Begin with THE END.

Seven Habits BoardOn the back wall in the center of my seventh grade classroom, is a board that displays Stephen Covey’s Seven Habits of Highly Effective People.

Habit 2 reads “Begins with THE END in mind: know what you want and how you are going to achieve it.”

Not the end, but THE END!

As a teacher I know this truth well. Decisions on what to teach, how to teach it, and when to teach it all revolve around mastery of an objective looks like. BUT of even higher importance is that I consider the ending to my students’ stories and plan the itinerary for the day, week, month, and year in accordance.

This is an expectation we hold of all of all professionals.

AND leaders are those with a vision and a plan.

AND, if we claim to be a follower of Christ, are we not also called to be leaders?

So, then, fellow leaders, what is your vision? What does THE END look like for you?

Here’s one picture of THE END for me. (This is the biblical image, I have an earthly one as well.)

Lead Me where my trust is without borders

While it’s a little hard these days to find an actual photograph of Peter walking to Jesus out on the water ;), this picture reminds of not only that biblical image, but the manner in which I want to accomplish it.

That’s right. My ending looks like walking on water. That point at which I finally reach Jesus out on the water and completely embrace Him because I made it, that point is THE END.

Peter is the only human who ever has ever walked on water. No one else will ever hold that position, yet some read the story and see a man who failed. And others see an excuse for never leaving the boat.

I read it and see a man who was no longer amazed by Jesus, but finally understood (Mark 6:51-52).

I see a man who connected what Jesus had just done with the fish in feeding the 5000 to what Jesus was capable of doing.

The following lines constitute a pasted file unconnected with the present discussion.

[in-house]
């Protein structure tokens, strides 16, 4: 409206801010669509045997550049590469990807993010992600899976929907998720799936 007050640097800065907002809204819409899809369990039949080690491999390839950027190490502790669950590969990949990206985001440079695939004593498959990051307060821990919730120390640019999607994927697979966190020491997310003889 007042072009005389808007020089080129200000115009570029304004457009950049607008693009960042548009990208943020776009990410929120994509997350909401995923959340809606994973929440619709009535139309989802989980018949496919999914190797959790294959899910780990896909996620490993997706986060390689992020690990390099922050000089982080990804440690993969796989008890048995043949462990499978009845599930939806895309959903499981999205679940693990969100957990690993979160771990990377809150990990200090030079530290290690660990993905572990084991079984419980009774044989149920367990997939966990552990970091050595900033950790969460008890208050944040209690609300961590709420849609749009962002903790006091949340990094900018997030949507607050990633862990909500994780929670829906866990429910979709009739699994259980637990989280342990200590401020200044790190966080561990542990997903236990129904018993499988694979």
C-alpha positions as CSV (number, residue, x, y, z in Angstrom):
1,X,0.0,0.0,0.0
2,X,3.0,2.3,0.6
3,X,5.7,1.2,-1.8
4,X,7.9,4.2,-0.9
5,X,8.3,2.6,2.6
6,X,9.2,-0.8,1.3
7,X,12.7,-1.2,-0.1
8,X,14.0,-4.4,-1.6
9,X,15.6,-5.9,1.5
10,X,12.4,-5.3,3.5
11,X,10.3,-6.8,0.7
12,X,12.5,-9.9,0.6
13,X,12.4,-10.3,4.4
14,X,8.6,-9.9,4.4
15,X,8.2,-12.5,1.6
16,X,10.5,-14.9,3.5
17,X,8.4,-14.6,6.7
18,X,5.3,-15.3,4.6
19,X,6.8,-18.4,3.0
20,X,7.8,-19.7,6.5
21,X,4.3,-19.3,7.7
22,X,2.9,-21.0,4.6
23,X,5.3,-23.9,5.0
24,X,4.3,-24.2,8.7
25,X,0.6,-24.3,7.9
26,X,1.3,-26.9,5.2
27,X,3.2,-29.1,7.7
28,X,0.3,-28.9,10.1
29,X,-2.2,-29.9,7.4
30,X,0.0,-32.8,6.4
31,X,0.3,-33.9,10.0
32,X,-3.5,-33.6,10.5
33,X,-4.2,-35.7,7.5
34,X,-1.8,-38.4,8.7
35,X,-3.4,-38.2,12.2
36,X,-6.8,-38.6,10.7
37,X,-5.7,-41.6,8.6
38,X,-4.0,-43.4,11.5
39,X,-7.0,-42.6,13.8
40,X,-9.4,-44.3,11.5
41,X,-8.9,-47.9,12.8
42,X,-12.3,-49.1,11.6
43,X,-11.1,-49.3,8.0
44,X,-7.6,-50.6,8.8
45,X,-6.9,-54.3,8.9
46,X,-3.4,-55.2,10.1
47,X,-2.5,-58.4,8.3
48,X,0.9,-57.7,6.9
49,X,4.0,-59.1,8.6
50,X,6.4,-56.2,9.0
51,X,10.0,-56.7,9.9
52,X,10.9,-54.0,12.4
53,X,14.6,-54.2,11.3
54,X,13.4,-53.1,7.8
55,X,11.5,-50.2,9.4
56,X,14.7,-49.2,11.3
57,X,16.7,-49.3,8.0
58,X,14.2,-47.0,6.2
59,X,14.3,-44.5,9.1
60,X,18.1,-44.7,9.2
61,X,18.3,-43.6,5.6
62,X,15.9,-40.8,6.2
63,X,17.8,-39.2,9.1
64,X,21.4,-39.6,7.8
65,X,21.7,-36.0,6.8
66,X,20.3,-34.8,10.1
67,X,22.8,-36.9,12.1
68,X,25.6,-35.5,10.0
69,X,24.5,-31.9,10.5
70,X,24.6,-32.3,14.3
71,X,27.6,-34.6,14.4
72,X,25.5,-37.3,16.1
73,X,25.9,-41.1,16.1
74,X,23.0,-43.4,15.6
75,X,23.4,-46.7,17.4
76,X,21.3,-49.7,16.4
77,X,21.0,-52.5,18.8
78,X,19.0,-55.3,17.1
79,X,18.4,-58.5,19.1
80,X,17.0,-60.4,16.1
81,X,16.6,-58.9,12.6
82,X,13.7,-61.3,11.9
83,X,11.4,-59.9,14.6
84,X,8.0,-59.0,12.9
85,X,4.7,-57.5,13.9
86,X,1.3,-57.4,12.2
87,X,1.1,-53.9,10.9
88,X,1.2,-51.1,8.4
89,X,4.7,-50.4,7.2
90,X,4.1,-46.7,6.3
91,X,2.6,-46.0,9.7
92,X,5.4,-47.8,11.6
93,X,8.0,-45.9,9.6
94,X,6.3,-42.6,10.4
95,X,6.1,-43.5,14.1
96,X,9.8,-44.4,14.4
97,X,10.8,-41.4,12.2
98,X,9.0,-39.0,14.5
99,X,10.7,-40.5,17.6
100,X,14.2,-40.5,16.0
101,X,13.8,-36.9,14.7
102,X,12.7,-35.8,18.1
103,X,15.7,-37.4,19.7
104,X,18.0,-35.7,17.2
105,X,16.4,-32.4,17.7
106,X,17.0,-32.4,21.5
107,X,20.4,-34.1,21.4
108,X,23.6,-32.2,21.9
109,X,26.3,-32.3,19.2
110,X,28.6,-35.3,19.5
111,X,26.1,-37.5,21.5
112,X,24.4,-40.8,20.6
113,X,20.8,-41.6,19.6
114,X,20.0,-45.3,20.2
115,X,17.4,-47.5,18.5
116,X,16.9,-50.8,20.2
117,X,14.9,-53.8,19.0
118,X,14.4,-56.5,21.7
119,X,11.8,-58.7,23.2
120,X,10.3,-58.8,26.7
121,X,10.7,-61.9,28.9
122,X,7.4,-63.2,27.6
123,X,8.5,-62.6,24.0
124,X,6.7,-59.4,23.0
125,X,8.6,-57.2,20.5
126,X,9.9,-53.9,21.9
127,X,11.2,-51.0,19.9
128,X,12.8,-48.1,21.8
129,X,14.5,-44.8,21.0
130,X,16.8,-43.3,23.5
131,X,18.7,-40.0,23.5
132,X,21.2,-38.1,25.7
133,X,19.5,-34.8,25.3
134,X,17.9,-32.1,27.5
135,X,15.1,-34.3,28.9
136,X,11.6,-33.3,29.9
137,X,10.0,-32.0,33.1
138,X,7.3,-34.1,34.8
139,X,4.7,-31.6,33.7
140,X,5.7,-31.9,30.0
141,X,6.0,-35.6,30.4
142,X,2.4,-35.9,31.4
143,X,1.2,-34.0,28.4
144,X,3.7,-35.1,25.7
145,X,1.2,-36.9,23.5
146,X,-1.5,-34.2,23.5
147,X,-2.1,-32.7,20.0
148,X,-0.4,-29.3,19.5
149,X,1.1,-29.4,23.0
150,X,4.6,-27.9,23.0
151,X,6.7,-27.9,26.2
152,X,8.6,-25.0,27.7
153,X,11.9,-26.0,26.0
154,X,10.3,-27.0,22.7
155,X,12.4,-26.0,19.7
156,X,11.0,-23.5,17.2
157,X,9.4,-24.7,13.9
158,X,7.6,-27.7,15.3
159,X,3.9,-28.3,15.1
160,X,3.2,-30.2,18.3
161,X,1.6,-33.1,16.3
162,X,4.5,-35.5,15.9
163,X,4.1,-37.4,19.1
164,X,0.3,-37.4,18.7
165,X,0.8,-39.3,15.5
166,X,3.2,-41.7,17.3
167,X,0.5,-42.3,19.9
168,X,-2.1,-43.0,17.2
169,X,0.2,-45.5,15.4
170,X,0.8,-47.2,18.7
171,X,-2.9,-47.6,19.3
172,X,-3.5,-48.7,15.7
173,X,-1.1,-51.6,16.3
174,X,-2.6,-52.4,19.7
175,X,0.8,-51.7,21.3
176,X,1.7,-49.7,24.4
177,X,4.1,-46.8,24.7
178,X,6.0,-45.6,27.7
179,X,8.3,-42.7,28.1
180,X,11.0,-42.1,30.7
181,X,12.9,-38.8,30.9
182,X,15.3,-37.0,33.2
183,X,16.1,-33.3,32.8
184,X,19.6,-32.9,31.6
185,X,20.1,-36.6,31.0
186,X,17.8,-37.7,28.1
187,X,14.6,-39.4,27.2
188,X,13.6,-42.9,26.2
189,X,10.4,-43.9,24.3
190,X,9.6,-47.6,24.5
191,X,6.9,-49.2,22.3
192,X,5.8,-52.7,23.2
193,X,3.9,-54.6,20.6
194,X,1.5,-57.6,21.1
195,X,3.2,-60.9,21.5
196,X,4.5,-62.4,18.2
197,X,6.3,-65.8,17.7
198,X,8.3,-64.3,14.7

I see a man, who when His focus was completely on Jesus, accomplished the impossible.

And when I reach THE END, it won’t matter how many times Jesus had to put His hand out to rescue me.

The End start here

In achieving this ending,  I also don’t want to “get down out of the boat” in a timid, crunched over, and fearful manner. I want to jump in feet first, never letting the fear of drowning stop me. For in losing it all, I gain Christ.

Here’s what I’m sure of: I’m sure to fail, sure to be rescued, and sure that even though I don’t know how to walk on water, Jesus will show me the way as soon as I step out of my boat.Tweet This

What’s THE END for you? I’d love to be inspired by your visions.

Please note: I reserve the right to delete comments that are offensive or off-topic.

  • Corie Clark

    Great post Shelly! I agree. It is so important to begin with the end. If we walk around aimlessly we’ll most likely end some place we don’t want to be. If I try, every day, to do at least one thing to get me to the end I desire, I feel like I’ve made good use of my time here on earth.

    Keep up the good work! xox

  • Anna from Learn Like A Mom!

    I have so many visions jumping around in my head, I need to work on my plan! I think it’s great that you are helping your students think for themselves on what it means to take planned steps to carry out a vision, with the end in mind!

    • Shelly Tiffin

      Thanks for stopping by Anna! I know what you mean by having lots of visions. It’s easy to get lost in them.

  • Jennifer Kaufman

    I love this. My girls’ Kindergarten class actually introduced me to the Seven Habits (I mean, obviously I’ve heard of them for years – but never gave them a second glance). We have seen such great changes in them as “leaders” even at five… though I admit this one is VERY tough for them. Thank you for the reminder of how important it is to model it!

    • Shelly Tiffin

      That’s awesome! I love that a kinder class is using these. I read a book about using them in the classroom and it was full of case studies about how it changed the kids and the climate of the school. But yes, I can see how at five, this would be tough. I think it’s even harder as adults sometimes though too. We listen to self-doubt and our peers who question and discourage go after your dreams. At least at five years old anything is still possible for them. Thanks for stopping by.